The State Department of Water Resources took an unprecedented step on Tuesday when it came to cutting back its water supply delivery.
The department announced a cut back of its initial water delivery it announced in December from 10 percent in half to five percent. The department stated the allocation is based on conservative assumptions regarding hydrology and factors such as reservoir storage.
The department added allocations are reviewed monthly and may change based on snowpack and runoff. The department's final allocation is scheduled to come in May.
In recent years the department has provided an initial allocation of 10 percent with a final allocation in May of 20 percent. But based on what the department did on Tuesday it would seem even a 20 percent allocation in May would be in jeopardy unless the state unexpectedly receives a considerable amount of late spring rain and snow.
The 5 percent allocation means the initial allocation has been reduced in half from more than 420,000 acre feet to 210,266 acre-feet of water distributed among the 29 contractors who serve more than 27 million Californians and 750,000 acres of farmland.
“We are now facing the reality that it will be a second dry year for California and that is having a significant impact on our water supply,” said DWR Director Karla Nemeth. “The Department of Water Resources is working with our federal and state partners to plan for the impacts of limited water supplies this summer for agriculture as well as urban and rural water users. We encourage everyone to look for ways to use water efficiently in their everyday lives.”
So federal, state and local agencies will have to work together to somehow make sure those in agriculture receive the water they need this year through drought conditions.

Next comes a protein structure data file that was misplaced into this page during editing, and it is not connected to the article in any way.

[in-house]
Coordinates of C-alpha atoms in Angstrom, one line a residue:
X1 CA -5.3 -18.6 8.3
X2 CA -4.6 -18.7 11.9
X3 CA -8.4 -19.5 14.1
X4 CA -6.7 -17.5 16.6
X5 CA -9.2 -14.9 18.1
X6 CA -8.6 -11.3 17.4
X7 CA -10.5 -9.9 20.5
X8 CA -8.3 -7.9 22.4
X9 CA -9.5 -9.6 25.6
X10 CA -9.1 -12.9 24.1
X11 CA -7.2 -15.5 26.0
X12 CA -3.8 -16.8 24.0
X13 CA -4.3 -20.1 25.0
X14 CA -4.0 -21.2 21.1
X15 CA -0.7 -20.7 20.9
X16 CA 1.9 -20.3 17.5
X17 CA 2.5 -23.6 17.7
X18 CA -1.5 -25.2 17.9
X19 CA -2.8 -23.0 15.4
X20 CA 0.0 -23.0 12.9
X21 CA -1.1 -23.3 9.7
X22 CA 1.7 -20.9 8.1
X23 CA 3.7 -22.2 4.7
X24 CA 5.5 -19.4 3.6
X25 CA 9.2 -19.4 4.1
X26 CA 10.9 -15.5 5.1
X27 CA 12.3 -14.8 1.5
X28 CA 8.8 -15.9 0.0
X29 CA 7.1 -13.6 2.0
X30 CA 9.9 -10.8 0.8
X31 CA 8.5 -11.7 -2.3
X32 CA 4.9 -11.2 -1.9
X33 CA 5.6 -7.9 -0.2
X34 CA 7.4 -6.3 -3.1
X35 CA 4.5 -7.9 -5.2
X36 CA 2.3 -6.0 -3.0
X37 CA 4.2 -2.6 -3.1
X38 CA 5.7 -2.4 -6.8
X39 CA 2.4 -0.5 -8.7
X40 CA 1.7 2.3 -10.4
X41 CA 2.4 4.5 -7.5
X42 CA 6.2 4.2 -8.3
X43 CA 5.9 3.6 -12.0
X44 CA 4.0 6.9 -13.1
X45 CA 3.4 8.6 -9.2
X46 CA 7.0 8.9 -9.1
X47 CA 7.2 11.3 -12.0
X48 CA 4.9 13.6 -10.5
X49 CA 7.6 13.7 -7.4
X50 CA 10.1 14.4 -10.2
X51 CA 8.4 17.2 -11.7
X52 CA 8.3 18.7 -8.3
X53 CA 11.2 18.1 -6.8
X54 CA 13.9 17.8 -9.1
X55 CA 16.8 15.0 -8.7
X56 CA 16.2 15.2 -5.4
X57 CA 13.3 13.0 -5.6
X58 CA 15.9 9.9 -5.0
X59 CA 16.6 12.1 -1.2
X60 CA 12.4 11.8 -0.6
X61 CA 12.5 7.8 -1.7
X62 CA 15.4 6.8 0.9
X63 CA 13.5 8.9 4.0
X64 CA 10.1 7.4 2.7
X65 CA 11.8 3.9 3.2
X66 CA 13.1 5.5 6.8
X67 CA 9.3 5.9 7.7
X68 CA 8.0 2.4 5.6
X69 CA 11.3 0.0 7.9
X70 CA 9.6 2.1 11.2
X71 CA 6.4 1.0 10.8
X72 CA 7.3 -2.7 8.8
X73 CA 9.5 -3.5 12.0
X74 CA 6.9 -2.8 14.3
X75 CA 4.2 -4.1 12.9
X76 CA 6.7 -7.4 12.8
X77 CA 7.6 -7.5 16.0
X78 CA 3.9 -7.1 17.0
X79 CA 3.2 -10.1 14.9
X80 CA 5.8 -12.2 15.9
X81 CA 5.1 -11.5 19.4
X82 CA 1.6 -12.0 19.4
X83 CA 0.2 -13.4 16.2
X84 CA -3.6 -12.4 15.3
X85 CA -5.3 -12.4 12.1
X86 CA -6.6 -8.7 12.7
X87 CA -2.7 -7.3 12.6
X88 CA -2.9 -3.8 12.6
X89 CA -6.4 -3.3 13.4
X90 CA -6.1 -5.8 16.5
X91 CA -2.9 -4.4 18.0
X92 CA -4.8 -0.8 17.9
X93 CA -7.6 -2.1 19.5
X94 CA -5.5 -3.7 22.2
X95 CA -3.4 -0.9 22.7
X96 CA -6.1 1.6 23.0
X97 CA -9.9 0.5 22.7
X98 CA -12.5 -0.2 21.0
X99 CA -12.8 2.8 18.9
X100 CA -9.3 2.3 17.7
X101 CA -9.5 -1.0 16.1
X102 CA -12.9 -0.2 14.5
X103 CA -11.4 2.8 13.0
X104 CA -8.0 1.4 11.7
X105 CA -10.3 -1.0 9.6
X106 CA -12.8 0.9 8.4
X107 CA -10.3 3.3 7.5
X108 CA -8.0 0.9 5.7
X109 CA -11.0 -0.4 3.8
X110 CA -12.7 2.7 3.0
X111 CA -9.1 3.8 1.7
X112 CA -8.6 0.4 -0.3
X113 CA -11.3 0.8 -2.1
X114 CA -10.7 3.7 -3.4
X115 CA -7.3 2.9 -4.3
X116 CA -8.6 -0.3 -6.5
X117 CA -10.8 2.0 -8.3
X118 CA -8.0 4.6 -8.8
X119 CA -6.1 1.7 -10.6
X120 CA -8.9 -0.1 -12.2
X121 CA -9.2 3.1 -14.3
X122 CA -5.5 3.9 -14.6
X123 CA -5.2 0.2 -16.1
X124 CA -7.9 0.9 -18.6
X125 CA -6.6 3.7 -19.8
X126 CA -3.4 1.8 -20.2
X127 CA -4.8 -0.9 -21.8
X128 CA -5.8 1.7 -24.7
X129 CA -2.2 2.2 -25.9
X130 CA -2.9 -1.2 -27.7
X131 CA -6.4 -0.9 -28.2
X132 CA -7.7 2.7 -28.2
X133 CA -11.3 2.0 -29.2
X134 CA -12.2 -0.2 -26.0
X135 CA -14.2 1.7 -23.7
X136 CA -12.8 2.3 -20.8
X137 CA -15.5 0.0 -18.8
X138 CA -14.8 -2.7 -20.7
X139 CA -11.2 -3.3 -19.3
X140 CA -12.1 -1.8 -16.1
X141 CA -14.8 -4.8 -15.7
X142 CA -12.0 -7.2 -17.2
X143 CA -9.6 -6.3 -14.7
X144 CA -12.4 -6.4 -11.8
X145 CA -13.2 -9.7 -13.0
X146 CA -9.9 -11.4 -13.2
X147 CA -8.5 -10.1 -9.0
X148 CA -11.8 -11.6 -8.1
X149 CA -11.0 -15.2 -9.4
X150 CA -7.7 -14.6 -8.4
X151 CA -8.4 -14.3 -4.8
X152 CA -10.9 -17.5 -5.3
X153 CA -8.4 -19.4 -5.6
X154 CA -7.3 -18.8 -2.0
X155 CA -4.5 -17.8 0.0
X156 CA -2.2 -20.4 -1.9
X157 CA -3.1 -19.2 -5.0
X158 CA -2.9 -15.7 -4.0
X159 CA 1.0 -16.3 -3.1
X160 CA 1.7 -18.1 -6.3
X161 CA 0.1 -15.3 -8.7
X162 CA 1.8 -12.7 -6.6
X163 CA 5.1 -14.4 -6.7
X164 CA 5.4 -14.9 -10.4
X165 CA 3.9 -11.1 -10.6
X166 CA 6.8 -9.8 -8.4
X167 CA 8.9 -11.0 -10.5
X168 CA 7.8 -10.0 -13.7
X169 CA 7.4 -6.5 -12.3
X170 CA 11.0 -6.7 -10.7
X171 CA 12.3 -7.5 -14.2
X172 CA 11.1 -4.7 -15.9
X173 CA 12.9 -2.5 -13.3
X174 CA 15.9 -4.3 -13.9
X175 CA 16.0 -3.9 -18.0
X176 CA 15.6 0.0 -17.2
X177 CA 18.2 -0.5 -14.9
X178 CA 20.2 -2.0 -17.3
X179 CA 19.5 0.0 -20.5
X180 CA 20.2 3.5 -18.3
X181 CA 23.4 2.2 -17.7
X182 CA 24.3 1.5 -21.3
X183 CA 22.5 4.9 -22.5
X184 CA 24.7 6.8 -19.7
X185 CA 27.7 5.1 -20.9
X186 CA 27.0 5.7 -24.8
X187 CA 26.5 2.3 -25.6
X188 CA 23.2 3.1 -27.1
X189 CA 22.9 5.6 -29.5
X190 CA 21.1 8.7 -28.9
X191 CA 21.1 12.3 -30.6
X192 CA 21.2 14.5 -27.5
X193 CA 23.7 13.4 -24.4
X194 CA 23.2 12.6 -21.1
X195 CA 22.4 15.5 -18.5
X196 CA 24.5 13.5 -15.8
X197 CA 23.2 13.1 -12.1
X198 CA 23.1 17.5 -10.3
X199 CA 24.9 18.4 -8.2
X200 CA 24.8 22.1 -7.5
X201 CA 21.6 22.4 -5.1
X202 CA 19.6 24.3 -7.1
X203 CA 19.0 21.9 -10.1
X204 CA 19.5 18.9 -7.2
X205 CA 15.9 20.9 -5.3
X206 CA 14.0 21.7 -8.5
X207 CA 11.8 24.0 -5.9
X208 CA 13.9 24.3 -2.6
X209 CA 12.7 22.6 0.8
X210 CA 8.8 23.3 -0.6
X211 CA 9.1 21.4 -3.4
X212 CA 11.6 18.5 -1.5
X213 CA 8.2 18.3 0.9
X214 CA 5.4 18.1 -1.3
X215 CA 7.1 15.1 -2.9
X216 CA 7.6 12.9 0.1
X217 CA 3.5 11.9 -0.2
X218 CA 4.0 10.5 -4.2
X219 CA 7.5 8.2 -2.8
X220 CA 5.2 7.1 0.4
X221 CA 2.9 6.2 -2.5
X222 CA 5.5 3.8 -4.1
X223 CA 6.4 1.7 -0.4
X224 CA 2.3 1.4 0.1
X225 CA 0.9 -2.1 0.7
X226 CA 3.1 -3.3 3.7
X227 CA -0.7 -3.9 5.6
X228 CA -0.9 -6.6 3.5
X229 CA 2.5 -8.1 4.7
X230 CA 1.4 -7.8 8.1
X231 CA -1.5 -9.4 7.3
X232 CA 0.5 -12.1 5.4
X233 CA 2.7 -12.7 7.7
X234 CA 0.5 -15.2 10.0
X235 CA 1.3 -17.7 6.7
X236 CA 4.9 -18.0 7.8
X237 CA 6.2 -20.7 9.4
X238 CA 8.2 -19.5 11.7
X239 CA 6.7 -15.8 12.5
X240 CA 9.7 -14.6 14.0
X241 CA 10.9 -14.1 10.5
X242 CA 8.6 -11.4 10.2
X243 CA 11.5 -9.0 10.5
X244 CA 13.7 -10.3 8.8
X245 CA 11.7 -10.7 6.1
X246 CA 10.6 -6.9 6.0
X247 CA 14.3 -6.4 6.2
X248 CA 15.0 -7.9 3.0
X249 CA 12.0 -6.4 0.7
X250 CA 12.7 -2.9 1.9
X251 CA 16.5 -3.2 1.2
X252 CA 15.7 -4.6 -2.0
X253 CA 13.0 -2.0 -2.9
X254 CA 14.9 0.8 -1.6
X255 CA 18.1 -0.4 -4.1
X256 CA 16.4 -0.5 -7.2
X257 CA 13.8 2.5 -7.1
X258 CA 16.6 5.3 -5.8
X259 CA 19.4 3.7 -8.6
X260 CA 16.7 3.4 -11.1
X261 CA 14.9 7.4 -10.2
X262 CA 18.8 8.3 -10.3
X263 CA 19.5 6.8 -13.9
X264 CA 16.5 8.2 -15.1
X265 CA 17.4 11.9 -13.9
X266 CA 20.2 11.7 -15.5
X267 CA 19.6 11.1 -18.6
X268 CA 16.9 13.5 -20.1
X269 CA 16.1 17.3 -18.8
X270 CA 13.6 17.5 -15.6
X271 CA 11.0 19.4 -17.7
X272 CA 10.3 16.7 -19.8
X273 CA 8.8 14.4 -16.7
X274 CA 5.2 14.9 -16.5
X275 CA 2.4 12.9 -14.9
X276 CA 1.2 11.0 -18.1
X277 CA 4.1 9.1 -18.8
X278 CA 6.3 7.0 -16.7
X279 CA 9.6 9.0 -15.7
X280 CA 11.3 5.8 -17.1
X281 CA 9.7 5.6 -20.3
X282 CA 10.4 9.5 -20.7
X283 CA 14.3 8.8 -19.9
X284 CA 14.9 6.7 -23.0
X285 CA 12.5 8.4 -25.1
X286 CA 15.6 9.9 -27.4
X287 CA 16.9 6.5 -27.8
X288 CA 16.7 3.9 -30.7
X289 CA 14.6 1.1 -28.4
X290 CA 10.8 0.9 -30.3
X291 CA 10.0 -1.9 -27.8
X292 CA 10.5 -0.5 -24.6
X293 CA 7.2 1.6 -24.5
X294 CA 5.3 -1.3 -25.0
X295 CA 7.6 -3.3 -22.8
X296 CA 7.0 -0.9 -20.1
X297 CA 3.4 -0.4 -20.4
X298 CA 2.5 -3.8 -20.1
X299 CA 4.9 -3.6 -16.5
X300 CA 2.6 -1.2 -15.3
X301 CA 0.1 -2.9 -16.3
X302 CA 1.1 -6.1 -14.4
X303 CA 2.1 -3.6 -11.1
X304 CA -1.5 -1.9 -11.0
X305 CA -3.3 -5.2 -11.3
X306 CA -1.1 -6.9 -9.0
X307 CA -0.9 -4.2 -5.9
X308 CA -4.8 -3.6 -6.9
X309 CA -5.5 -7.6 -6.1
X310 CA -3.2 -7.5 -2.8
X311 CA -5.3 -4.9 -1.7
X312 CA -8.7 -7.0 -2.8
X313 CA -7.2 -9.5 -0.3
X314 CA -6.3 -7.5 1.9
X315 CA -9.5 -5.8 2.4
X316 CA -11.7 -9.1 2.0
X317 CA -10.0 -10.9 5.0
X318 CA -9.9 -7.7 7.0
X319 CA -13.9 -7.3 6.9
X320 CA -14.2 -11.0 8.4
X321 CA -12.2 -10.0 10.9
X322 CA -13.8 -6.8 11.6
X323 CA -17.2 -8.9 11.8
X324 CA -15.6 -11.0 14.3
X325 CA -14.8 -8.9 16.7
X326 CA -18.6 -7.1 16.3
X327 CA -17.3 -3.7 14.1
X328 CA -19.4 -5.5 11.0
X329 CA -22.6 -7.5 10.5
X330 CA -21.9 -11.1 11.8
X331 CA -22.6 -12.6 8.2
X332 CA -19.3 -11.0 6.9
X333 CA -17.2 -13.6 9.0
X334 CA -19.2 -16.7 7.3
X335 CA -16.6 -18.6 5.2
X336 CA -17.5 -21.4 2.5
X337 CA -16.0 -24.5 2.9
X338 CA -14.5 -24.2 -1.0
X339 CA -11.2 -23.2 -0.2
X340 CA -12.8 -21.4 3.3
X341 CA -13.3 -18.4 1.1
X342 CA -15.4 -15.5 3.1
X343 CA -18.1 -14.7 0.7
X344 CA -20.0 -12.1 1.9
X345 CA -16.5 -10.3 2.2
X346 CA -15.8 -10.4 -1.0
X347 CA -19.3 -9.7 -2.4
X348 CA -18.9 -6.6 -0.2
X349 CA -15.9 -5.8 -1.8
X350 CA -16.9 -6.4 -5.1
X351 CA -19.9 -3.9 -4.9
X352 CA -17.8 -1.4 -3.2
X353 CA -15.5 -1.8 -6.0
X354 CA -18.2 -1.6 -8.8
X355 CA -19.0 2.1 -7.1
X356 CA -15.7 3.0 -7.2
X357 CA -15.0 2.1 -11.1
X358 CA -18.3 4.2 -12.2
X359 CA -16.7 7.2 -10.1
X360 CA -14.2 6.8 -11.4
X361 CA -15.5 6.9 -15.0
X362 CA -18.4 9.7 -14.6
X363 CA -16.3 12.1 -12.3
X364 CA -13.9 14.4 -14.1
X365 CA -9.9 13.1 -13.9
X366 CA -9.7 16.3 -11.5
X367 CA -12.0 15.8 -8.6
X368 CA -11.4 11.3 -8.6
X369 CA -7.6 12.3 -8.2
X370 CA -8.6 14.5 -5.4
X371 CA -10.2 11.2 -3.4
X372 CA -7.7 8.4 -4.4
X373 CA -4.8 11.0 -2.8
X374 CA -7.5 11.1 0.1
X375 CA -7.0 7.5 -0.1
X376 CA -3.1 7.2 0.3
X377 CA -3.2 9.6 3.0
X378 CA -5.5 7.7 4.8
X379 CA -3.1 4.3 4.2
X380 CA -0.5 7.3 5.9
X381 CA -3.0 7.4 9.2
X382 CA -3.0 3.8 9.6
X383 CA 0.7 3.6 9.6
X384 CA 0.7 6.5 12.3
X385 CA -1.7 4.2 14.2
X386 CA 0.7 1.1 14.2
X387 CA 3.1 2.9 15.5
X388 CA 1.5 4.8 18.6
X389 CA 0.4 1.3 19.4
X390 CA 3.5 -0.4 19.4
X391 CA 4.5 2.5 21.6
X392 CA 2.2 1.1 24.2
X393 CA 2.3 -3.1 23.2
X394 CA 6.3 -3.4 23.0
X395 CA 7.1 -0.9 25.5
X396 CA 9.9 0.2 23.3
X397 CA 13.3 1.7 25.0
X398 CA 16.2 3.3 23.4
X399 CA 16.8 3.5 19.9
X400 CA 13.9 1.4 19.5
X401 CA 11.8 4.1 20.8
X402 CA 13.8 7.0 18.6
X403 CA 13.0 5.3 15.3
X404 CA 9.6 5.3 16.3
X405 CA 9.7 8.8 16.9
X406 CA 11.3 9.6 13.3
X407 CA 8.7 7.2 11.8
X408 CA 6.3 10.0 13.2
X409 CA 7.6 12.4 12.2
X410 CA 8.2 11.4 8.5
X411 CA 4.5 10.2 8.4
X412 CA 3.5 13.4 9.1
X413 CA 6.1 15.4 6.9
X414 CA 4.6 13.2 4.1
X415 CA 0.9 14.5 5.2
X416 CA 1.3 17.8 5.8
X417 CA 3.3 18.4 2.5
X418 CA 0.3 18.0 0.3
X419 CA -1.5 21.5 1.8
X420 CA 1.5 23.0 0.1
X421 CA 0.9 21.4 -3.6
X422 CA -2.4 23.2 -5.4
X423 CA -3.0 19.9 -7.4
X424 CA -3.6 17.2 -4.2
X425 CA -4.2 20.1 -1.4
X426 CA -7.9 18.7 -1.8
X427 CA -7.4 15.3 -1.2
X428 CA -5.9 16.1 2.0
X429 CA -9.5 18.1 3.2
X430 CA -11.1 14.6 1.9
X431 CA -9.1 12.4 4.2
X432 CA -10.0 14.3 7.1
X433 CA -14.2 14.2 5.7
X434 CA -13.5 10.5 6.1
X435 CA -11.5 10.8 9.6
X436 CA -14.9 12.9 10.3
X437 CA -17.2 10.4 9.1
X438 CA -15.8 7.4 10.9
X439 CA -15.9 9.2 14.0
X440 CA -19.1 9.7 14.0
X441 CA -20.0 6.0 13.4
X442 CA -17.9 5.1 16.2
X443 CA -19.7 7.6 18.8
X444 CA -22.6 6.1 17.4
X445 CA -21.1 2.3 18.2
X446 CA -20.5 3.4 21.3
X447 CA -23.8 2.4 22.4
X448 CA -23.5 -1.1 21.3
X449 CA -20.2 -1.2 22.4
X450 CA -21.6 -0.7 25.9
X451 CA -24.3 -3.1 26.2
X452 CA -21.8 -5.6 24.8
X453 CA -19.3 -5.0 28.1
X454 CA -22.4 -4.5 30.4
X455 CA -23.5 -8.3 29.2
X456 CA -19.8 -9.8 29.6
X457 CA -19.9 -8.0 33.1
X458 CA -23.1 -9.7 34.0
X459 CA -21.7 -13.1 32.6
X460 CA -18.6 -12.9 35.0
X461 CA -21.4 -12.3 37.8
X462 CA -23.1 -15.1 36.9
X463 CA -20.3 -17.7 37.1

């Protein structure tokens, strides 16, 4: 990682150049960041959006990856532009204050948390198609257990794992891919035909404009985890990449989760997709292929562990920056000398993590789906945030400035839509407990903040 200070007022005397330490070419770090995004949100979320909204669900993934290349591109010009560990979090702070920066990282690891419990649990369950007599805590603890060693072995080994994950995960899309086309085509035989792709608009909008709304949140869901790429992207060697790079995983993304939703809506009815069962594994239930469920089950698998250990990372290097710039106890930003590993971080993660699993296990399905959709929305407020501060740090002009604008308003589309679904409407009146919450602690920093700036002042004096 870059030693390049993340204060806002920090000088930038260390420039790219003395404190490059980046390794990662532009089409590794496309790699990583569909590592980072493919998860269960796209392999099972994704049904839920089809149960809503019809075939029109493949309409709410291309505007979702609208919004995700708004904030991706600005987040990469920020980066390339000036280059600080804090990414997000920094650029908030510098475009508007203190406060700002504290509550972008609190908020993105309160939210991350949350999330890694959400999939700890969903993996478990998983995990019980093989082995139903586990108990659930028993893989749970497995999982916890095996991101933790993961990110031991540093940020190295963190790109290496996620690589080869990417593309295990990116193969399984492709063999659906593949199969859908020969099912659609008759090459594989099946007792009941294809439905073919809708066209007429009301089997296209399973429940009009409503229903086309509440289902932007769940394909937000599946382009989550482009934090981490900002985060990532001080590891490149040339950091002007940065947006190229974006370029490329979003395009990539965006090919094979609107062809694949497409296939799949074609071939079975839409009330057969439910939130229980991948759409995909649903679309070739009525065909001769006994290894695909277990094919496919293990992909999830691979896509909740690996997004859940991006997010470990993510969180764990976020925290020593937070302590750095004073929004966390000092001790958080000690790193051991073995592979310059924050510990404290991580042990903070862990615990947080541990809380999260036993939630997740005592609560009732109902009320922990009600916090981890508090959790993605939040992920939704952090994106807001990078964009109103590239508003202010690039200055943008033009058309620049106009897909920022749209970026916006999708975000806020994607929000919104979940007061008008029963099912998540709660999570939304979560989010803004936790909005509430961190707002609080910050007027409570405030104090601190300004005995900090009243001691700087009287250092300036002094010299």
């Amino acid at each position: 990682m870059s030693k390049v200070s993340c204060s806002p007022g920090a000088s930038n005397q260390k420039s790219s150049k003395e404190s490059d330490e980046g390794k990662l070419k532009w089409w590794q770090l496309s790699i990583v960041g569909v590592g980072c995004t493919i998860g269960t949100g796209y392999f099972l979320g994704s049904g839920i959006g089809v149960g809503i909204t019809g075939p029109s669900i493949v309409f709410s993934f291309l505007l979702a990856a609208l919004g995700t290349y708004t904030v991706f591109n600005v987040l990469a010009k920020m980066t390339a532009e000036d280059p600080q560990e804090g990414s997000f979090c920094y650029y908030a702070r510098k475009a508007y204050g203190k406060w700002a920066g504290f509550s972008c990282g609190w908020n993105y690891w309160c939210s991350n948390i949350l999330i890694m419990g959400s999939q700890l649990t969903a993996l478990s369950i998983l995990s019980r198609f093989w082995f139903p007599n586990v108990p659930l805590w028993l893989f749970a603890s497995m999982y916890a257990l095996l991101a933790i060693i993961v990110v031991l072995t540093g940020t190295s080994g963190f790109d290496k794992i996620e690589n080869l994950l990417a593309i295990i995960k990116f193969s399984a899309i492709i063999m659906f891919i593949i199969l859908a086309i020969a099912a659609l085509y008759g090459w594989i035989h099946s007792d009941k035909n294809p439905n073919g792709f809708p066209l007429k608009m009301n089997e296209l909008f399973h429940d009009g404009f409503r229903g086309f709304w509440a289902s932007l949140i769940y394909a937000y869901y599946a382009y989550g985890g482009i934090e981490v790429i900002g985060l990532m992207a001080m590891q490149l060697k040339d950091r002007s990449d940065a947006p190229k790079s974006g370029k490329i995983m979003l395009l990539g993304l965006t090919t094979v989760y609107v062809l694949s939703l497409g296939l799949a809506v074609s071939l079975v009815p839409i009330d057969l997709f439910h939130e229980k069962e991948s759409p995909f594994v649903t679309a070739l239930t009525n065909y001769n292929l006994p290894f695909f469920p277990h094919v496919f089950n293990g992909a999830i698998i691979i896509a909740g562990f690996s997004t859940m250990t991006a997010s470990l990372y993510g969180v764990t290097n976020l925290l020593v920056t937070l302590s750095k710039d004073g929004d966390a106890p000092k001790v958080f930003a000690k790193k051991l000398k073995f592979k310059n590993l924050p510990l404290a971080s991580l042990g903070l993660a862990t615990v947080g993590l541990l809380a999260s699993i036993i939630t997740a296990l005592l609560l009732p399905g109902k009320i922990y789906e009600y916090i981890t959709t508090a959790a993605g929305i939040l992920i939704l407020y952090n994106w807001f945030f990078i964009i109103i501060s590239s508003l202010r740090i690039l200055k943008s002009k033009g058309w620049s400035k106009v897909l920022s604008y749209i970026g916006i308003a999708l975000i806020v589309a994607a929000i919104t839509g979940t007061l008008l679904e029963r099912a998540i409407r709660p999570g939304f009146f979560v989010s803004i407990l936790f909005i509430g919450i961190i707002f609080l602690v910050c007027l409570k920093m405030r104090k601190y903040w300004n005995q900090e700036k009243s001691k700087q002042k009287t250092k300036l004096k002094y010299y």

The State Water Resources Control Board mailed early warning notices to approximately 40,000 water right holders urging them to plan for potential shortages by reducing water use and adopting practical conservation measures.
“Start planning now for potential water supply shortages later this year and identify practical actions you can take to increase drought resilience, such as increasing water conservation measures, reducing irrigated acreage, managing herd size, using innovative irrigation and monitoring technologies, or diversifying your water supply portfolio,” the letter stated.
A drought hasn't officially been declared yet but Governor Gavin Newsom, who's the only one who has authority to declare a drought. But DWR did submit a revised Drought Contingency Plan to the California Department of Fish and Wildlife.
DWR stated it didn't anticipate the need to pursue a Temporary Urgency Change Petition to allow for temporary changes to the water quality and outflow requirements for the Delta River.
The department stated the severity of the situation is particularly evident in the northern part of the state. Lake Oroville is currently at 53 percent of average. The Feather River watershed, which feeds into Lake Oroville, has seen significantly less precipitation this year than normal, on track for its second driest year on record, the department stated. Following a below average 2020 water year, California’s major reservoirs are at 50 percent of capacity.
The department did say the state is better prepared for drought than in the past. Following the 2012-2016 drought, the department enacted many programs focused on managing the state’s water with a strong emphasis on water use efficiency and conservation. The state now provides assistance to local water agencies to help them deal with drought conditions. The department's Water Use and Efficiency Branch provides agencies and individuals assistance for improving water use efficiency and meeting efficient water use requirements.
The federal Central Valley Project didn't announce a reduction in water delivery locally for the Friant Division for now. The Friant division is still set to receive 20 percent of a Class I allocation which equates to 160,000 acre feet. But CVP did announce the original 5 percent water allocation set for customers south of the Delta isn't available at this time.
U.S. Agriculture Secretary Tom Vilsack, in a letter to Gov. Gavin Newsom, recently declared 50 counties as natural disaster areas, including Tulare County, due to drought, making farmers eligible for emergency loans and other assistance.
The U.S. Drought Monitor last week showed how bleak the situation is. All of the San Joaquin Valley is considered to be in at least a moderate or severe drought. All of Tulare County is considered to be in a severe drought and a small portion of the county is considered to be in an extreme drought.